Articles | Volume 22, issue 1
Hydrol. Earth Syst. Sci., 22, 417–436, 2018
Hydrol. Earth Syst. Sci., 22, 417–436, 2018

Research article 18 Jan 2018

Research article | 18 Jan 2018

The role of storm scale, position and movement in controlling urban flood response

Marie-Claire ten Veldhuis1,2, Zhengzheng Zhou2,3,4, Long Yang2, Shuguang Liu4, and James Smith2 Marie-Claire ten Veldhuis et al.
  • 1Delft University of Technology, Watermanagement Department, Delft, 2628CN, the Netherlands
  • 2Princeton University, Hydrometeorology Group, Princeton, NJ 08544, USA
  • 3Tongji University, School of Ocean and Earth Science, Shanghai, 200092, China
  • 4UNEP-Tongji Institute of Environment for Sustainable Development Shanghai, Shanghai, 20002 China

Abstract. The impact of spatial and temporal variability of rainfall on hydrological response remains poorly understood, in particular in urban catchments due to their strong variability in land use, a high degree of imperviousness and the presence of stormwater infrastructure. In this study, we analyze the effect of storm scale, position and movement in relation to basin scale and flow-path network structure on urban hydrological response. A catalog of 279 peak events was extracted from a high-quality observational dataset covering 15 years of flow observations and radar rainfall data for five (semi)urbanized basins ranging from 7.0 to 111.1 km2 in size. Results showed that the largest peak flows in the event catalog were associated with storm core scales exceeding basin scale, for all except the largest basin. Spatial scale of flood-producing storm events in the smaller basins fell into two groups: storms of large spatial scales exceeding basin size or small, concentrated events, with storm core much smaller than basin size. For the majority of events, spatial rainfall variability was strongly smoothed by the flow-path network, increasingly so for larger basin size. Correlation analysis showed that position of the storm in relation to the flow-path network was significantly correlated with peak flow in the smallest and in the two more urbanized basins. Analysis of storm movement relative to the flow-path network showed that direction of storm movement, upstream or downstream relative to the flow-path network, had little influence on hydrological response. Slow-moving storms tend to be associated with higher peak flows and longer lag times. Unexpectedly, position of the storm relative to impervious cover within the basins had little effect on flow peaks. These findings show the importance of observation-based analysis in validating and improving our understanding of interactions between the spatial distribution of rainfall and catchment variability.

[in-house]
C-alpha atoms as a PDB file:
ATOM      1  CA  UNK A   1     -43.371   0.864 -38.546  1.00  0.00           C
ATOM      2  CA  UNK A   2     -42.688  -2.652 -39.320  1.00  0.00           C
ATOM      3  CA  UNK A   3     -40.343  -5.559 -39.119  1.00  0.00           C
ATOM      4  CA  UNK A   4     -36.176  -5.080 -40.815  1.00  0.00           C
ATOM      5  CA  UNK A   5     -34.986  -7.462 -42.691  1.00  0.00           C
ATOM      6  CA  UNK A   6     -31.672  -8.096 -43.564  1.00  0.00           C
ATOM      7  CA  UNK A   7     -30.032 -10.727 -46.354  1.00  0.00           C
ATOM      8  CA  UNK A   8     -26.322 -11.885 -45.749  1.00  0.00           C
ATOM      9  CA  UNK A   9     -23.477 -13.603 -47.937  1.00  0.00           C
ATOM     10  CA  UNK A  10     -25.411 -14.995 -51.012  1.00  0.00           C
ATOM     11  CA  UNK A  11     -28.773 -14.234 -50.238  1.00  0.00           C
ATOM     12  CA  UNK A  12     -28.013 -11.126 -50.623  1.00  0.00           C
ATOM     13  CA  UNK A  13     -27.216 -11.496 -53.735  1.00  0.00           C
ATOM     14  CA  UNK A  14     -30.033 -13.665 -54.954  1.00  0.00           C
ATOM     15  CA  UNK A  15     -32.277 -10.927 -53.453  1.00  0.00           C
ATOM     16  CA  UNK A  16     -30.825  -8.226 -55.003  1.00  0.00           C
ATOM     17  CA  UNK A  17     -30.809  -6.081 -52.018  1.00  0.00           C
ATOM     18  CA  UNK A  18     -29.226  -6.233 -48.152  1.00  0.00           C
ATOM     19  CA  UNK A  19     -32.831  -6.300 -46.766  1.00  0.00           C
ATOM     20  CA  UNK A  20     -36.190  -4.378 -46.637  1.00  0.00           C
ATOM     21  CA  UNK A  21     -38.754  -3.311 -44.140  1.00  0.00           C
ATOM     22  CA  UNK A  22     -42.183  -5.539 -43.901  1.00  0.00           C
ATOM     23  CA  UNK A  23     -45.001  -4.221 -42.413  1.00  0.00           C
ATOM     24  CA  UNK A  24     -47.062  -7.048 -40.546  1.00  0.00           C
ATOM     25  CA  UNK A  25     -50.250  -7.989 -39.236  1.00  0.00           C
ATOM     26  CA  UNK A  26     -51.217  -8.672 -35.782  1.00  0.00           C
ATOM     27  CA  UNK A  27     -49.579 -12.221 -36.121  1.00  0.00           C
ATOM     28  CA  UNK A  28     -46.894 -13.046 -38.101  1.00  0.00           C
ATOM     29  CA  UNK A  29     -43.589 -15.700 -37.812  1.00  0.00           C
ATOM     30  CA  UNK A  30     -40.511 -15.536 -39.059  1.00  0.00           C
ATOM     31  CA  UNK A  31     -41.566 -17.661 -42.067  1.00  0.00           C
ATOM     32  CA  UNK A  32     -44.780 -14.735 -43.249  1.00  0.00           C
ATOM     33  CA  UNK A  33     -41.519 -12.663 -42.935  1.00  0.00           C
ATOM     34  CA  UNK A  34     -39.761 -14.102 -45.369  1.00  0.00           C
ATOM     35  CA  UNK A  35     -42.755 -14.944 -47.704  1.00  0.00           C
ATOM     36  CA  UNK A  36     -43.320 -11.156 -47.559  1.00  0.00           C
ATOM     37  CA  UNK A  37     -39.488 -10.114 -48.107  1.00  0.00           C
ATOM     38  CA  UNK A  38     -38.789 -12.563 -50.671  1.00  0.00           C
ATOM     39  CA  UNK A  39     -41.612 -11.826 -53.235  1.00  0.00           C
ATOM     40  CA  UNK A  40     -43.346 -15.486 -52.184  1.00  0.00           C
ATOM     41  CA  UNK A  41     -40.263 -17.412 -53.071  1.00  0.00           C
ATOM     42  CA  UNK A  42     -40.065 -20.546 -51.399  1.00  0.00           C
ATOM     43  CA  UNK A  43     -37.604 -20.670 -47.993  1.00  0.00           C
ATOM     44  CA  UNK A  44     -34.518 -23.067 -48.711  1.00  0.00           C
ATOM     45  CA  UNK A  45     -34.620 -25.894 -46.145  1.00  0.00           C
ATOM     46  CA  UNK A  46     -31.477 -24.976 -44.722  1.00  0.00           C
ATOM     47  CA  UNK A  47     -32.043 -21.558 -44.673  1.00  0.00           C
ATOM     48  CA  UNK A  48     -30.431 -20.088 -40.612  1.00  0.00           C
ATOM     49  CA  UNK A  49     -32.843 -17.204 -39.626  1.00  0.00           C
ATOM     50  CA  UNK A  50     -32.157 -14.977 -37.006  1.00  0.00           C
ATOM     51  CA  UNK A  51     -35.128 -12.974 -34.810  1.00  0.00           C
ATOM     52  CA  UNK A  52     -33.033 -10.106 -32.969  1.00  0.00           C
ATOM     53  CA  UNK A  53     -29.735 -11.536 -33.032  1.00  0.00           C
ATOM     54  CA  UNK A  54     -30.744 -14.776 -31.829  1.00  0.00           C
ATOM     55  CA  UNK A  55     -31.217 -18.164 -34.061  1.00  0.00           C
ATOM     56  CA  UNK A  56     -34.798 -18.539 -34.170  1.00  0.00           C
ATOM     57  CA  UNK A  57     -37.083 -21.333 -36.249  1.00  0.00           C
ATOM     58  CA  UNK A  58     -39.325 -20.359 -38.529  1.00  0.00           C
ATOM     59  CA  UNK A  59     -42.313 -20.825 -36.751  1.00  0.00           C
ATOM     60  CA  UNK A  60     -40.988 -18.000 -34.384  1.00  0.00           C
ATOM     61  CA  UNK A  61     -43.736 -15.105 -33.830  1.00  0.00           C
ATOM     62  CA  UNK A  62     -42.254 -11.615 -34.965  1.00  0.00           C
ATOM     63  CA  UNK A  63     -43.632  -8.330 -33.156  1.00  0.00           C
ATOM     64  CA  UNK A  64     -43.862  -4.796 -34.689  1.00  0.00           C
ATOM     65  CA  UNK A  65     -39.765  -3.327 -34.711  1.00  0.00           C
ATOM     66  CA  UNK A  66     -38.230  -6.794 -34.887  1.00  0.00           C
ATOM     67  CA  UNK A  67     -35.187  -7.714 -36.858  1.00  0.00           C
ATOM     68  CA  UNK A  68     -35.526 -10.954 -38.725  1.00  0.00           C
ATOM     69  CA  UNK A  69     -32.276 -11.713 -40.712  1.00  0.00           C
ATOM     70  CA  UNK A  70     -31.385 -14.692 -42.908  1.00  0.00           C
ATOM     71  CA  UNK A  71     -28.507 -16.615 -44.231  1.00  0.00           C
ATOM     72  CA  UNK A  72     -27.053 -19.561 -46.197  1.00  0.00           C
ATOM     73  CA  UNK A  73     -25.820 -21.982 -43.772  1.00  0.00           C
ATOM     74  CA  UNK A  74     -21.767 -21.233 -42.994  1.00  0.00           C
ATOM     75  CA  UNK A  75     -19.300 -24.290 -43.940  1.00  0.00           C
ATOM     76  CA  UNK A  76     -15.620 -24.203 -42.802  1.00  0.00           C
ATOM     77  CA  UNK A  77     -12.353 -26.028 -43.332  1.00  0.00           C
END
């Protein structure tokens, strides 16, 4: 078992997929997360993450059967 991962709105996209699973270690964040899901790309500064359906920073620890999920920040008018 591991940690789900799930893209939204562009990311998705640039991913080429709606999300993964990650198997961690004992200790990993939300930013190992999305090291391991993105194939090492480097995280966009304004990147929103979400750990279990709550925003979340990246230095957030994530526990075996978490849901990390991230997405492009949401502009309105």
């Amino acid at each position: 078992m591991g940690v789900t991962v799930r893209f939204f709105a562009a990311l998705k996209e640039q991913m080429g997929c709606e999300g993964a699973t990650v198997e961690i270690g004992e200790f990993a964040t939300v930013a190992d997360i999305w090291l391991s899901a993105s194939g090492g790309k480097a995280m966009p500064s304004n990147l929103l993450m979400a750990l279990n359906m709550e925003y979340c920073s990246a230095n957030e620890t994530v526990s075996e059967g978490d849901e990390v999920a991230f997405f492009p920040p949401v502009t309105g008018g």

Short summary
The effect of storm scale and movement on runoff flows in urban catchments remains poorly understood due to the complexity of urban land use and man-made infrastructure. In this study, interactions among rainfall, urbanisation and peak flows were analyzed based on 15 years of radar rainfall and flow observations. We found that flow-path networks strongly smoothed rainfall peaks. Unexpectedly, the storm position relative to impervious cover within the basins had little effect on flow peaks.